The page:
NASCAR monitoring heat and carbon monoxide inside cars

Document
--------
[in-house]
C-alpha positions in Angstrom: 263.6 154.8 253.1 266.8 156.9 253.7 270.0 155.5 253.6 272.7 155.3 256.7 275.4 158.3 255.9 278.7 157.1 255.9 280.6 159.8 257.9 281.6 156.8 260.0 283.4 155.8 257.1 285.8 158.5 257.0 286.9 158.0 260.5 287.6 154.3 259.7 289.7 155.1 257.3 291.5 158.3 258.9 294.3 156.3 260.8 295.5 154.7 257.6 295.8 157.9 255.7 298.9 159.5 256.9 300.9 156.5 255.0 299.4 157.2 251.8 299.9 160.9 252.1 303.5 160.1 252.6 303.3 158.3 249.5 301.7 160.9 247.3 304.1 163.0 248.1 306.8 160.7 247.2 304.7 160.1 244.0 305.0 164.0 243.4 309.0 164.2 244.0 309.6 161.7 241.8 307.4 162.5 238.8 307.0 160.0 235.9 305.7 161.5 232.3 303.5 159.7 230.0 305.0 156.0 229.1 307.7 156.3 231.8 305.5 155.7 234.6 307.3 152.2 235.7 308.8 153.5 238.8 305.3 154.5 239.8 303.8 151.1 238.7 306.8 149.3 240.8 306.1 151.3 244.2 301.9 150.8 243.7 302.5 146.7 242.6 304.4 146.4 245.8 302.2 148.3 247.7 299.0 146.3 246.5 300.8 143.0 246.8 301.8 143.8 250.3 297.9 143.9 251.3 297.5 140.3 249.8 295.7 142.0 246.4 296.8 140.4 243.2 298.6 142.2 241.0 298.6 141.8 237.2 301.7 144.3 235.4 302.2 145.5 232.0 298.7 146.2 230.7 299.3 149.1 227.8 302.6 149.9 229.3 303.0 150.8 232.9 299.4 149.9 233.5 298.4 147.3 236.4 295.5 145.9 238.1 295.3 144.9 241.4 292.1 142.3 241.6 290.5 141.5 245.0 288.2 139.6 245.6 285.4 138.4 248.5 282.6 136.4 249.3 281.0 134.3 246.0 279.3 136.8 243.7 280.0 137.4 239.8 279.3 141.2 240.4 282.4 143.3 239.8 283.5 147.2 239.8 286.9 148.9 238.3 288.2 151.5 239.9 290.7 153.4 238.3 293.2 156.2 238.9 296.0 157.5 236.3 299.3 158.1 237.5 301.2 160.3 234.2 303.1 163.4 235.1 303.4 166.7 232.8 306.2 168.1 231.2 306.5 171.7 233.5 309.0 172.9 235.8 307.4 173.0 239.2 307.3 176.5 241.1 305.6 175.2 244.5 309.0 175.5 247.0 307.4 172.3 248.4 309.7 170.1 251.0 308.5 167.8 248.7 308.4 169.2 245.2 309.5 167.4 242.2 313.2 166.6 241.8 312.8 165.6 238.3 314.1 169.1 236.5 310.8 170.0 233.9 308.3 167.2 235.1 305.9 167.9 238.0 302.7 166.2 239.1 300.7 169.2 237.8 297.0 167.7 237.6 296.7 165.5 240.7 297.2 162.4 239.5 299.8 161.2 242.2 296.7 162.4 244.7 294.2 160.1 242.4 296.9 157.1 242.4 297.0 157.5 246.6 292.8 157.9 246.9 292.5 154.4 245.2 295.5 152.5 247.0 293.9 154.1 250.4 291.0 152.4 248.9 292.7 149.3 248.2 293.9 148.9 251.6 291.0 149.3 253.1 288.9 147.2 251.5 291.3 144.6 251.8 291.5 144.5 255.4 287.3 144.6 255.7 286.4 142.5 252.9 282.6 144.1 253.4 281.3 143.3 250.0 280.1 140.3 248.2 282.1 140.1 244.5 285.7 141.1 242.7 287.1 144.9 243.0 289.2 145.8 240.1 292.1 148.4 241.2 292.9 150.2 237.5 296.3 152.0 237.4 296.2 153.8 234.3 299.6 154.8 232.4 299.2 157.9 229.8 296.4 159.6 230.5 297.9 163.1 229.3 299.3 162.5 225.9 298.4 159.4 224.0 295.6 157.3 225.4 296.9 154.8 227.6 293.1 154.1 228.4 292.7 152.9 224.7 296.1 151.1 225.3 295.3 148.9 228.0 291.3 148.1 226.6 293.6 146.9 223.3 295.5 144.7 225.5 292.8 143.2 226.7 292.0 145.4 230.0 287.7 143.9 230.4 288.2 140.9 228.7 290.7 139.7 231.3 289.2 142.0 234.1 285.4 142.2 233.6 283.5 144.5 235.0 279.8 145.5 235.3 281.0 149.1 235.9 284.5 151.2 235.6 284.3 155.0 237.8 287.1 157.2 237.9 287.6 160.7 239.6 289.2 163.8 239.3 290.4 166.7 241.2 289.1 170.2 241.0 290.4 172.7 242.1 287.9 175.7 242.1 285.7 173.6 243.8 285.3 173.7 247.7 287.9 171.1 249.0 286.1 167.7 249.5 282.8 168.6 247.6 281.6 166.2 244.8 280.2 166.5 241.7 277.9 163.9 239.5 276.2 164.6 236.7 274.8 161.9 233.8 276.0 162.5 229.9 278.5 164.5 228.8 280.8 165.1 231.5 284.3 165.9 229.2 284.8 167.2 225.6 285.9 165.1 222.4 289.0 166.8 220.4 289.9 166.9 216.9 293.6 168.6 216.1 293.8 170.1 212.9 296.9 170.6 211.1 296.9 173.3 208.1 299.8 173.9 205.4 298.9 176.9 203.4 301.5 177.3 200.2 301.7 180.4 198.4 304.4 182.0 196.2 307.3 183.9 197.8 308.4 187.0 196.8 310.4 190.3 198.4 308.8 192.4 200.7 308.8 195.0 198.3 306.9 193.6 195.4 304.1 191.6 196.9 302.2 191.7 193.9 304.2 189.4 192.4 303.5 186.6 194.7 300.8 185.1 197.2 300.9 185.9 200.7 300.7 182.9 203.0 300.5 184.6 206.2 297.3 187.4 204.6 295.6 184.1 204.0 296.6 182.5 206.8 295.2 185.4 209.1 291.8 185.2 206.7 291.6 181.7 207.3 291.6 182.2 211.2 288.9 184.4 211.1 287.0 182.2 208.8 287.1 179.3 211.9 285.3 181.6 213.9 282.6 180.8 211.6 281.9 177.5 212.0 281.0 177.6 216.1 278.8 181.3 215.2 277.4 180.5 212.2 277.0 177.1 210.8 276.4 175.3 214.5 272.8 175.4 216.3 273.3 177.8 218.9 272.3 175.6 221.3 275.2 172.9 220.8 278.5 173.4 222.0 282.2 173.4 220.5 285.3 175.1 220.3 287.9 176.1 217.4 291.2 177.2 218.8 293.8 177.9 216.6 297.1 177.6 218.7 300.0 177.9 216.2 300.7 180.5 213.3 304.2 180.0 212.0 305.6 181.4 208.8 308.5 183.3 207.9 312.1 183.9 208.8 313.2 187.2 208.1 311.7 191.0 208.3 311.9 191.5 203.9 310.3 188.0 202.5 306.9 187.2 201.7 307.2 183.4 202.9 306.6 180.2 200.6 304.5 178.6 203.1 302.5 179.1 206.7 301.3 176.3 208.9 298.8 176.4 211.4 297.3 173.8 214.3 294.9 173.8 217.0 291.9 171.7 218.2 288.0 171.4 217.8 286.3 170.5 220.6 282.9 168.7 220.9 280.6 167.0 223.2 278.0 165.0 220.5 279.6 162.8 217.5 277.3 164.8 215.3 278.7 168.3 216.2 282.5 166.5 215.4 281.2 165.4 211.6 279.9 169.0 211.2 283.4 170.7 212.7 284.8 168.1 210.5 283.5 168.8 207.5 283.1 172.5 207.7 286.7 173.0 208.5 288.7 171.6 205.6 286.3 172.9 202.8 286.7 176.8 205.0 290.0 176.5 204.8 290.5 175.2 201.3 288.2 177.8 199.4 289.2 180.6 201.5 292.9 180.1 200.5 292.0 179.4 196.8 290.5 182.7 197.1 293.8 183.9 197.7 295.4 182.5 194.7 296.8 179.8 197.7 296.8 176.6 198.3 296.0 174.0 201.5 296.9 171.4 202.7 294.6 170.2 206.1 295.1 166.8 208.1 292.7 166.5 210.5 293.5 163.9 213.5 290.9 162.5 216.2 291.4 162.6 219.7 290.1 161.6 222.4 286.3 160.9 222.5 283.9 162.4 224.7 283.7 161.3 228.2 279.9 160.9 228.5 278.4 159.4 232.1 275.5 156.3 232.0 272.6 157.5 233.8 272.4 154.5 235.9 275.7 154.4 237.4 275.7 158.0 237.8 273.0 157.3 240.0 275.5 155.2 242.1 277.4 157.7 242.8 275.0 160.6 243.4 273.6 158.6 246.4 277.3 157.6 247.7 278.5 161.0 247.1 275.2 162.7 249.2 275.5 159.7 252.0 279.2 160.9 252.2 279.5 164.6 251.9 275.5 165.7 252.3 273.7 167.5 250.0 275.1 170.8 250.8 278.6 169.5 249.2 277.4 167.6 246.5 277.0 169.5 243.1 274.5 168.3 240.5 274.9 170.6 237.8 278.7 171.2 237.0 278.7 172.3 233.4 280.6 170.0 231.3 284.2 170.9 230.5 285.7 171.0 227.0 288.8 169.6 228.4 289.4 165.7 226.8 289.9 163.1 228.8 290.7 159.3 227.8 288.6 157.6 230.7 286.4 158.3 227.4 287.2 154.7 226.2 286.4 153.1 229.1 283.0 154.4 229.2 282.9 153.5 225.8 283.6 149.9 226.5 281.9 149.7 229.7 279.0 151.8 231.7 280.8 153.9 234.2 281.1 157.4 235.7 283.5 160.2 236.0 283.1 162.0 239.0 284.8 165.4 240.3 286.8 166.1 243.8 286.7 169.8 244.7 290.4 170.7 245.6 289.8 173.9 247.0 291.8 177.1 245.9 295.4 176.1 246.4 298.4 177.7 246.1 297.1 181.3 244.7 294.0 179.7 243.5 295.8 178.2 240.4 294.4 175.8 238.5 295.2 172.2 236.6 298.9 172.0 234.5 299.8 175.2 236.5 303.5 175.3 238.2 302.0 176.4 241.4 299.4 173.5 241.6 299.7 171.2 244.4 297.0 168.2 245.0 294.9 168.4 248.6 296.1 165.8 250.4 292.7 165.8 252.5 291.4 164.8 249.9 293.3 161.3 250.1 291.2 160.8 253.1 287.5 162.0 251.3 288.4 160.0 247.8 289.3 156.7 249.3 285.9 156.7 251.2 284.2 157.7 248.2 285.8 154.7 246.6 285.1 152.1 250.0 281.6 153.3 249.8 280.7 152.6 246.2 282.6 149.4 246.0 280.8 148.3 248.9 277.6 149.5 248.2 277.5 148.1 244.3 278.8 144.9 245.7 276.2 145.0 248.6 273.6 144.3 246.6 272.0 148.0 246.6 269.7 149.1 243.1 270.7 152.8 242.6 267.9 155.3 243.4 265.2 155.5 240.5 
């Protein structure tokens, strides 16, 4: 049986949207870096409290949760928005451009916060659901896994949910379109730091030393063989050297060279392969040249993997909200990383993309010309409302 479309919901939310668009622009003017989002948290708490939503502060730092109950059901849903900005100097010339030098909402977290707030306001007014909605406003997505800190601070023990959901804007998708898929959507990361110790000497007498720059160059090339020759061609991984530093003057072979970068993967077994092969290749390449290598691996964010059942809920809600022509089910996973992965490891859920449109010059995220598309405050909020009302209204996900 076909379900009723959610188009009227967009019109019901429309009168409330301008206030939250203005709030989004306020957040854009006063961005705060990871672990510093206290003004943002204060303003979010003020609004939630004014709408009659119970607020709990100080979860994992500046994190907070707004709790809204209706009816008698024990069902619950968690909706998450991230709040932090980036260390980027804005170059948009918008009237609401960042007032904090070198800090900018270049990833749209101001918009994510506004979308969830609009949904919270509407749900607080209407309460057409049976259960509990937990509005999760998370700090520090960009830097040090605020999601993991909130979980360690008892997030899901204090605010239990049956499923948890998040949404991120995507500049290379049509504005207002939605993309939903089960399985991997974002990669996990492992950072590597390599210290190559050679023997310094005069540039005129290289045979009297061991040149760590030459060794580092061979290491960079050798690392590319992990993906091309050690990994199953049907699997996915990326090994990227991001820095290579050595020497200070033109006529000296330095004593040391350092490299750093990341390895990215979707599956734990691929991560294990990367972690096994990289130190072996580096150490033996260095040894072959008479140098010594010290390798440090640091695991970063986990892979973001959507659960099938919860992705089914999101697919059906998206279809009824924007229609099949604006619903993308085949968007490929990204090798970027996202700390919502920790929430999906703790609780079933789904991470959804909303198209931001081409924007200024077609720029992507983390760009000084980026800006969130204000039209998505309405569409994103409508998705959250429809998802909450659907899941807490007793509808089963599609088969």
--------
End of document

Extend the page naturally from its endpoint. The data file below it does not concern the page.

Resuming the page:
The thermometer hovered at 102 degrees just prior to Friday's qualifying at Infineon Raceway, which means the temperature inside the Sprint Cup cars was much hotter. Not to worry. NASCAR is monitoring the situation. The governing body began last week at Michigan International Speedway monitoring the heat inside the new cars after several drivers complained that they were hotter than the old cars. They also began doing random tests for carbon monoxide to guarantee nobody was at risk. The findings were just what officials anticipated, that cars with proper ventilation, vents and insulation had no problem. For example, the temperature inside the car of Brian Vickers was 130 degrees, compared to 105 for another. "You start looking at the cars and say how can this be, they're all the same?" series director John Darby said. "Well, the 105 degree car didn't have a lot of vents and stuff in it, but they did take the time to insulate the floorboard and put insulation around the exhaust pipes. There's so many little things that make a difference that if you want to do them you can do them." Darby said none of the eight to 10 drivers tested for carbon monoxide at Michigan showed a dangerous level.

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